November 08, 2004
Election Coverage, GIS Style
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Susan Smith - Managing Editor


by Susan Smith - Managing Editor
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Message from the Editor -


Welcome to GISWeekly! Whatever your bent in this 2004 Presidential Election, the votes are now cast and we have a new President-Elect. Whether you agree with the tally or not, we can all agree that the role of GIS and geospatial data in the 2004 Election has been greater than ever, with geospatial industry vendor ESRI pitching in with maps showing up-to-the-minute county-level results, first maps shown in 3D and detailed demographics on CBS News. This election drew more voters than ever before - one news report cited that 15 million more voters showed up at the polls for this year's election - more than had appeared at the polls in any one presidential election in decades. Was
it due in part to Televigation's TeleNav GPS service that was available to direct drivers to unfamiliar polling places this election year? Certainly MapInfo's detailed cultural, demographic and political profile of the voters in the Swing States for pre-election forecasting may have made the election more interesting to track for specialists and voters. Read about it in this week's Industry News.


GISWeekly examines select top news each week, picks out worthwhile reading from around the web, and special interest items you might not find elsewhere. This issue will feature Industry News, Acquisitions/Alliances/Agreements, Announcements, Appointments, New Products, Around the Web and Upcoming Events.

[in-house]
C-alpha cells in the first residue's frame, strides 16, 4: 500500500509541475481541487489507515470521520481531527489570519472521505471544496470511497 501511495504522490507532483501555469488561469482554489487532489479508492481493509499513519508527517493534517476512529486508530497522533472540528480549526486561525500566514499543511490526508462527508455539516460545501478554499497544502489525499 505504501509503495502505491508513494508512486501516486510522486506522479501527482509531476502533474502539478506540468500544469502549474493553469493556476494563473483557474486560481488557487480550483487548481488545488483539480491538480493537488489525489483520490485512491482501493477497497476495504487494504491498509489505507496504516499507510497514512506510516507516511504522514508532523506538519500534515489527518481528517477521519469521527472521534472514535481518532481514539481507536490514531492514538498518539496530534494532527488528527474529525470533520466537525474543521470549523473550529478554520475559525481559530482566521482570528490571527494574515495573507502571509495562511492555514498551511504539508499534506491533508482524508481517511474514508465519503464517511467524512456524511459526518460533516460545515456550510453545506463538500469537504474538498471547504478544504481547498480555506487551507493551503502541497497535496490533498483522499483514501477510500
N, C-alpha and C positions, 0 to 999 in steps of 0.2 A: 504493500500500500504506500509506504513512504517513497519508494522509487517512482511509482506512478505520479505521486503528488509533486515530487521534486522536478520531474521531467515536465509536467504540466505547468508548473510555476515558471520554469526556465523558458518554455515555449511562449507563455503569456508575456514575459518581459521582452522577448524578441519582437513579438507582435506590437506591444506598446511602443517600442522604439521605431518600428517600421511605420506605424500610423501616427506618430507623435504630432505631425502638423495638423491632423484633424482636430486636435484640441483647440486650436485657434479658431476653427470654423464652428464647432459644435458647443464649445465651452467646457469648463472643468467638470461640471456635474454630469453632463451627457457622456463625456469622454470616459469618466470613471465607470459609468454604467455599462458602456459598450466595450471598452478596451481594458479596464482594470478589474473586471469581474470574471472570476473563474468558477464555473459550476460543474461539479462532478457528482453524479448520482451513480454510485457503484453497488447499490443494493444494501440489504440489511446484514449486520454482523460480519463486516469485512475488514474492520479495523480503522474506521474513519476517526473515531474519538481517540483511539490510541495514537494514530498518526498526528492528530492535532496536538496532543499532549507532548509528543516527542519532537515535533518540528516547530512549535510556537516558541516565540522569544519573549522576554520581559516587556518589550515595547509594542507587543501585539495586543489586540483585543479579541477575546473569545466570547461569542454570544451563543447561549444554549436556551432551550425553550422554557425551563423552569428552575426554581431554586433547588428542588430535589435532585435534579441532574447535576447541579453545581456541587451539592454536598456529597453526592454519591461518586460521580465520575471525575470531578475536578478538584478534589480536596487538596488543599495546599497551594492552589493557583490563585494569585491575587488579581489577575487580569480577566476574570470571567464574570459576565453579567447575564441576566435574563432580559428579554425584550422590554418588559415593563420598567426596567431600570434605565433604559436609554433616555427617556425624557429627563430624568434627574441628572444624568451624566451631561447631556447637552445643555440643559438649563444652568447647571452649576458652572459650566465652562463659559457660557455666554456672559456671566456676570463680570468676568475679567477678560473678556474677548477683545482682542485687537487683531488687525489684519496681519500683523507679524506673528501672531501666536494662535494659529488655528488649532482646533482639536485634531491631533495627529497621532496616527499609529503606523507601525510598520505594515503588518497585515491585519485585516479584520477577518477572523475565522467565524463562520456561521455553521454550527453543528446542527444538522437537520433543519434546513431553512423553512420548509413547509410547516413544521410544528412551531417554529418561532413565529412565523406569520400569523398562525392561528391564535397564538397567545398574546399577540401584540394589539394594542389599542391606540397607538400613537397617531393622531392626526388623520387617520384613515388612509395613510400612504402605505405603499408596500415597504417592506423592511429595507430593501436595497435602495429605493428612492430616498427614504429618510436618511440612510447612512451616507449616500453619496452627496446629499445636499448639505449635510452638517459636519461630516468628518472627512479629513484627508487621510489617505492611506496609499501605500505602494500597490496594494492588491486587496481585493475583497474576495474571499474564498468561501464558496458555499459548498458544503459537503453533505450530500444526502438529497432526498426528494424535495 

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Best wishes,

Susan Smith, Managing Editor




Industry News


Election Coverage, GIS Style

By Susan Smith


Whatever your bent in this 2004 Presidential Election, the votes are now cast and we have a new President-Elect. Whether you agree with the tally or not, we can all agree that the role of GIS and geospatial data in the 2004 Election has been greater than ever, with geospatial industry vendor ESRI pitching in with maps showing up-to-the-minute county-level results, first maps shown in 3D and detailed demographics on CBS News. This election drew more voters than ever before - one news report cited that 15 million more voters showed up at the polls for this year's election - more than had appeared at the polls in any one presidential election in decades. Was it due in part to Televigation's
TeleNav GPS service that was available to direct drivers to unfamiliar polling places this election year? Certainly MapInfo's detailed cultural, demographic and political profile of the voters in the Swing States for pre-election forecasting may have made the election more interesting to track for specialists and voters.


John Roberts in the CBS News Election Data Center
Kris Goodfellow, Media Industry Manager for ESRI, spoke about the GIS used by CBS News to cover the presidential election, which provided data-rich displays that were featured in analysis from the CBS News Election Data Center and the Presidential Analysis Desk. “We created over 30 different textual maps, some of them demographic and some of them data driven-only maps, focusing on where the campaign spent money on advertising, for example. In the early part of the night before the polls had closed they would be able to talk about some of the factors that might be influencing the race. Then those maps were integrated into a browser called an iBrowser from a company called Innotive
which made
the maps zoomable and allowed you to make some really cool transitions between national and regional, then regional and state. So we did that all before. On election night we updated a map every five minutes using ArcGlobe which showed the results on a county by county basis. And we created an animation out of that so you could see the extruded polygon showing the difference in who was winning or losing around the country as the night progressed. The third thing we did was the updating of the national or state election maps for each hit CBS needed, usually every ten minutes, and usually it ran two or three times an hour.”